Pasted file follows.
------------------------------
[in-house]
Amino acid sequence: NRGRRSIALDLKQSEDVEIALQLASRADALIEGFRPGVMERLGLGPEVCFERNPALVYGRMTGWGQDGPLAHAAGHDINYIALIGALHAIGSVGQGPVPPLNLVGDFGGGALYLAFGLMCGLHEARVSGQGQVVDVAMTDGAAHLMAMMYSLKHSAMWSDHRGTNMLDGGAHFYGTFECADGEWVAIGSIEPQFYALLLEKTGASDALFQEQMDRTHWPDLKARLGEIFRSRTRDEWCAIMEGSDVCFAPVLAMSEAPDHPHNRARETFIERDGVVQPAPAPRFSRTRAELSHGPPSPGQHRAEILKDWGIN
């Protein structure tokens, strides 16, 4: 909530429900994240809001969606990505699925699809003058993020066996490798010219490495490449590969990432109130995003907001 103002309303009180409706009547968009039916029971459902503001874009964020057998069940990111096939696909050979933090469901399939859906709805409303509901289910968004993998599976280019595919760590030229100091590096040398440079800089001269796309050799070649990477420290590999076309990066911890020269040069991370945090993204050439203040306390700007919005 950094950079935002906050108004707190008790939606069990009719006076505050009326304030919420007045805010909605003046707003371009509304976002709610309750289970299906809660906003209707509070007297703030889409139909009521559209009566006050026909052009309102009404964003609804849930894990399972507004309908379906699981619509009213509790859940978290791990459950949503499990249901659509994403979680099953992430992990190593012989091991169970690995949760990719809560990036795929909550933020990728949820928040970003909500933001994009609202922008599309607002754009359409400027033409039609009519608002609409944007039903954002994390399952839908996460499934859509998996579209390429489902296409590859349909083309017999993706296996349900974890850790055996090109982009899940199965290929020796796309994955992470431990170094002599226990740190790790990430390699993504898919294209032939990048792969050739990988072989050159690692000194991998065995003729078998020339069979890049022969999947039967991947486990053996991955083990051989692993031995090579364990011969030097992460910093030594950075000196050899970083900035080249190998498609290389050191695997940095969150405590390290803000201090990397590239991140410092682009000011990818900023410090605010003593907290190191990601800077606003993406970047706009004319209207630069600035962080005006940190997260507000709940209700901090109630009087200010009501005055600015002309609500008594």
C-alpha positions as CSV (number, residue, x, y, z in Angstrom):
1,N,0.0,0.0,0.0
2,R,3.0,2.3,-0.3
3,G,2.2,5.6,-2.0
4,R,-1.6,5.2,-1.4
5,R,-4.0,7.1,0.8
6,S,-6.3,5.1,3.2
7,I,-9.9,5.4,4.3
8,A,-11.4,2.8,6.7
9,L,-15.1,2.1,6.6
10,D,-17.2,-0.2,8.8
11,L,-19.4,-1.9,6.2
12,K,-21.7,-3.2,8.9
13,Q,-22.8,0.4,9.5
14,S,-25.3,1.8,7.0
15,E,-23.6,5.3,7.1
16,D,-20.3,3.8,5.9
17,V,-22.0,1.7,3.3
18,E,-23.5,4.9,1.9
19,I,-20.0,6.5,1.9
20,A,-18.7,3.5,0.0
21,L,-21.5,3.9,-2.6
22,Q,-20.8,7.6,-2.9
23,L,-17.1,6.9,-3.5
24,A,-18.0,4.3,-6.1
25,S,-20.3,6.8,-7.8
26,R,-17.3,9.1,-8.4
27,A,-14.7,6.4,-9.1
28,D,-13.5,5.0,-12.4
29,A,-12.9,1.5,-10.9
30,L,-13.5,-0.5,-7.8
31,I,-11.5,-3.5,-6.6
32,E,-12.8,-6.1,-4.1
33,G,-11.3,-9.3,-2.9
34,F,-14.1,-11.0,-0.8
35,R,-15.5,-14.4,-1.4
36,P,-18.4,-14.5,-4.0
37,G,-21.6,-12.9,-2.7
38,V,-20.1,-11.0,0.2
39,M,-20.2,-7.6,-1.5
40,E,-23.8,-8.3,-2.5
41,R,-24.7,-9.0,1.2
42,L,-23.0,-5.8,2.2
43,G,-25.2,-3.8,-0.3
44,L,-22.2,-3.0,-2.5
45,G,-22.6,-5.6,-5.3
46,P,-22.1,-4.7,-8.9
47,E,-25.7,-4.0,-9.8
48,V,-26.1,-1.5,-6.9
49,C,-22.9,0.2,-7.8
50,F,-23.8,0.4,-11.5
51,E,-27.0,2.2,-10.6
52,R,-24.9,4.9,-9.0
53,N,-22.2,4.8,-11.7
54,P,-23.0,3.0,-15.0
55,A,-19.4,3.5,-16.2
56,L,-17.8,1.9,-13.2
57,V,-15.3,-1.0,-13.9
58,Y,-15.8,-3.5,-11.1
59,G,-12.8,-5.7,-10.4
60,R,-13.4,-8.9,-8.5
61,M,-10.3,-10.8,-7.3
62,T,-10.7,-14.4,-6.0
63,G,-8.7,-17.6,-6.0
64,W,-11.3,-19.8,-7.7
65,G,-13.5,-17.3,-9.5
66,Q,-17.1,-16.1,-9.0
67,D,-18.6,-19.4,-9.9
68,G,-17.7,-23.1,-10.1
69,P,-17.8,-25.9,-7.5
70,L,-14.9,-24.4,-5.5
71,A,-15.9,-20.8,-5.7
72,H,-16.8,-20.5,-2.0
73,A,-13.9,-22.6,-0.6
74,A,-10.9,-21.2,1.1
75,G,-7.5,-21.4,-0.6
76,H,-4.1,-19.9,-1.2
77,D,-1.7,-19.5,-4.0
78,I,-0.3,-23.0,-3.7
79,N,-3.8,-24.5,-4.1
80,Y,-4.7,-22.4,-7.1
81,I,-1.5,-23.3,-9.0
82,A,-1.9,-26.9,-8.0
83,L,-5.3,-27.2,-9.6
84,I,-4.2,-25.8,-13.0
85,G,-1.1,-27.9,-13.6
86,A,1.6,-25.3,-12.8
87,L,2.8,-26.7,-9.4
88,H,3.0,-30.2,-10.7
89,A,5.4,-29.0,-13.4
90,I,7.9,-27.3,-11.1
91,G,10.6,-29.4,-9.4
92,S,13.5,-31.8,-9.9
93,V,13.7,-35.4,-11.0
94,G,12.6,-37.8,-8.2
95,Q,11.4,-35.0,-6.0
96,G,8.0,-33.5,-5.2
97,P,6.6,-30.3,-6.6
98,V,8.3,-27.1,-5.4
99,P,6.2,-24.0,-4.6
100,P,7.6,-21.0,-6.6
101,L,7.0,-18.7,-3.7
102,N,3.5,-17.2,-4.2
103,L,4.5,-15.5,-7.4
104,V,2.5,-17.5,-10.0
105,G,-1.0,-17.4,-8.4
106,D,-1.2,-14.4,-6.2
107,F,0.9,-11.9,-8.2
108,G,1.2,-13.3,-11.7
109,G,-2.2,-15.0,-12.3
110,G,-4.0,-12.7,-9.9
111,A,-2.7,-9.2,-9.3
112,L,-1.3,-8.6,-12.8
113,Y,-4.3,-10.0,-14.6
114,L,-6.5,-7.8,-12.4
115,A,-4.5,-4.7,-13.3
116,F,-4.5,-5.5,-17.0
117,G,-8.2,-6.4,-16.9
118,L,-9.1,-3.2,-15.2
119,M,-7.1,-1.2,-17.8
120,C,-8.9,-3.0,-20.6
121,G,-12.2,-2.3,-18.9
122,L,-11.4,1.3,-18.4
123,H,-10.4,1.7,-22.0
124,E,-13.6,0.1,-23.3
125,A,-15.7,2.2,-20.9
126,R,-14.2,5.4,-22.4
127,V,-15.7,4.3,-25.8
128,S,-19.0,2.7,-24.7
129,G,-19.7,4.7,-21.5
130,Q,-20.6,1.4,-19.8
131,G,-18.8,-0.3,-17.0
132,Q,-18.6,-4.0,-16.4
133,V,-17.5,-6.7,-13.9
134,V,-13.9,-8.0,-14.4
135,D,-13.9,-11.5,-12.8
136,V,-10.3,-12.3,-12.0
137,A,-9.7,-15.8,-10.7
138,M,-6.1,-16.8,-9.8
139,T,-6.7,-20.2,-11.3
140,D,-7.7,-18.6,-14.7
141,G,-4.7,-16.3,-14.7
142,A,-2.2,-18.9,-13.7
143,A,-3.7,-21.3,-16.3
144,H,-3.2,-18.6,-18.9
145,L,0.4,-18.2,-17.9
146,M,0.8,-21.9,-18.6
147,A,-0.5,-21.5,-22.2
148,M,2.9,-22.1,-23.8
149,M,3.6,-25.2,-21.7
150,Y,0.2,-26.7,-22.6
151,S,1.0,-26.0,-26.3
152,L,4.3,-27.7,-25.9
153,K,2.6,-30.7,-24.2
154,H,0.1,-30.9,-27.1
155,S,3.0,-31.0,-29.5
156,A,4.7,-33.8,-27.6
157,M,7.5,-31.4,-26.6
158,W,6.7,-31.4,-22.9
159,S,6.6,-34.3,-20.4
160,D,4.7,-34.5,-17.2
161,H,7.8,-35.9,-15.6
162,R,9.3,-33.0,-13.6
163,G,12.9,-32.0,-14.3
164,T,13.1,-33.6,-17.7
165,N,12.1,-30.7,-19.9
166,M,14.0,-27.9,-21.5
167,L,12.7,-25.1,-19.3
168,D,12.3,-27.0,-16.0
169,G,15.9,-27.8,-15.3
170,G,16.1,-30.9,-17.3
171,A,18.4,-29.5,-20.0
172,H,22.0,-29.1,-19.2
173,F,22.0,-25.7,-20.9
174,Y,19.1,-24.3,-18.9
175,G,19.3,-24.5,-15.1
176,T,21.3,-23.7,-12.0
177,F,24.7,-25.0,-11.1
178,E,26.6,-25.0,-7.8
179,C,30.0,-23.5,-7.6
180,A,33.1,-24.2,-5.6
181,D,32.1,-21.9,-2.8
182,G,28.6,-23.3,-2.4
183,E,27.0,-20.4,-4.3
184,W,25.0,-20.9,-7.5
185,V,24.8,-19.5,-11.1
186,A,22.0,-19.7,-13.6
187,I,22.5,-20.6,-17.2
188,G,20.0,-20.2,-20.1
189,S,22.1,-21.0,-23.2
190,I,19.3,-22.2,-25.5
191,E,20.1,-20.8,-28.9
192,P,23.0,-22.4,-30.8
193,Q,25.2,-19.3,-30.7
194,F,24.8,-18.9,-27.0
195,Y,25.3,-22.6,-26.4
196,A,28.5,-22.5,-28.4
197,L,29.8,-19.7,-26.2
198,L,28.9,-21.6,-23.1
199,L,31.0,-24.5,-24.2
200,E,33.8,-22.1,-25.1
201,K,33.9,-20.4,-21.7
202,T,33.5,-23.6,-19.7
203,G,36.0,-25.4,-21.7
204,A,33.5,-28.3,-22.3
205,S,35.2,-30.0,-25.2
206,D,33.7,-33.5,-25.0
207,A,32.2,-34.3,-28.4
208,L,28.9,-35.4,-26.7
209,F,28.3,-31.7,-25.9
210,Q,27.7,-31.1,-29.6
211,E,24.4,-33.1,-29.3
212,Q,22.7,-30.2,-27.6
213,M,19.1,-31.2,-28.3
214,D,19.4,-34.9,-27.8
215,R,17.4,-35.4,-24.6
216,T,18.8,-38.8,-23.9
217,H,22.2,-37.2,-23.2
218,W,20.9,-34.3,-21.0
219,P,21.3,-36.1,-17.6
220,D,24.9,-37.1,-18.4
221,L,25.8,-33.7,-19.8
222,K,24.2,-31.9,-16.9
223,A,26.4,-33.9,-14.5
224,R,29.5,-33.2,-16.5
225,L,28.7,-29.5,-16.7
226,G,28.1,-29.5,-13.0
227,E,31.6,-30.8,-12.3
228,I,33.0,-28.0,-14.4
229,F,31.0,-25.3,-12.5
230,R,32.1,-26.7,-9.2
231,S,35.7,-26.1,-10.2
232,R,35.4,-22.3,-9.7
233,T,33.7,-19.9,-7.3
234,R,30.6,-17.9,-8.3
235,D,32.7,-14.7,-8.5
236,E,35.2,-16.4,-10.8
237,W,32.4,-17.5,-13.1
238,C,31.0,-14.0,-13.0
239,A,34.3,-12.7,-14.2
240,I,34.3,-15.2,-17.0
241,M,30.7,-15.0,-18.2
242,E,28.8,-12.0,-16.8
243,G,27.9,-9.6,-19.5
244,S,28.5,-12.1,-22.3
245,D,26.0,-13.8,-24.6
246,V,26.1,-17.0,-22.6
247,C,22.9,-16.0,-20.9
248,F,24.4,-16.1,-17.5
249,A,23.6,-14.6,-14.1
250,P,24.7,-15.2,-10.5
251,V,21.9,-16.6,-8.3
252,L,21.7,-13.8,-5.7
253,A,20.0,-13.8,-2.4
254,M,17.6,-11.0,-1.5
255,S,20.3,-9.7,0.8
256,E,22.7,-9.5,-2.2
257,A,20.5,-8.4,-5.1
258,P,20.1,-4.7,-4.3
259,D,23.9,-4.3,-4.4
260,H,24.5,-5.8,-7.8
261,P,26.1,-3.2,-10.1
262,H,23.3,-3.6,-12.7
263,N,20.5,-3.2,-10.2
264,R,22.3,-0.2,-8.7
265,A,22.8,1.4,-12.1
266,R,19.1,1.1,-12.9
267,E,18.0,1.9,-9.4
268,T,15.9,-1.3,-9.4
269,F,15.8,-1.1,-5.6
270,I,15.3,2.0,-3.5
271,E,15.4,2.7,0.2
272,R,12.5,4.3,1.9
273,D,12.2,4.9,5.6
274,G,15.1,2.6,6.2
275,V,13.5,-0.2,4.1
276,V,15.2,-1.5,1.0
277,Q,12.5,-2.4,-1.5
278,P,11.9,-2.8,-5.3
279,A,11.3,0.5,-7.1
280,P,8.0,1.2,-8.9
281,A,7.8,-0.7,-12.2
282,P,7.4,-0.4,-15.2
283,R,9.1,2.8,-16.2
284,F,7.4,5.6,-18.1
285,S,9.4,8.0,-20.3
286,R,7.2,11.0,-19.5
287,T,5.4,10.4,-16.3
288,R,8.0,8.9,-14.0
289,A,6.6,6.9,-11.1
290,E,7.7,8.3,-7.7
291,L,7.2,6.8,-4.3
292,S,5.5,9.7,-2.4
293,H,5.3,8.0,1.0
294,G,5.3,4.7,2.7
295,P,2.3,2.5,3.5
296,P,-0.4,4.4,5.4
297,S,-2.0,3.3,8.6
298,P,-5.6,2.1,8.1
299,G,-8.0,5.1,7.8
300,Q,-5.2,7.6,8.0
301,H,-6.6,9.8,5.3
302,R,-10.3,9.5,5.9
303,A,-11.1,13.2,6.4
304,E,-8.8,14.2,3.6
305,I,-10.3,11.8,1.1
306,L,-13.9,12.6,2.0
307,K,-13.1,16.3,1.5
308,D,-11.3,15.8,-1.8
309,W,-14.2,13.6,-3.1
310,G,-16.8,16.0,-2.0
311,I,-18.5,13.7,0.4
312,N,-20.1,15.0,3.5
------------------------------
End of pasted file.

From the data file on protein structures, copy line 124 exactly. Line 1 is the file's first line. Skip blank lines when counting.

120,C,-8.9,-3.0,-20.6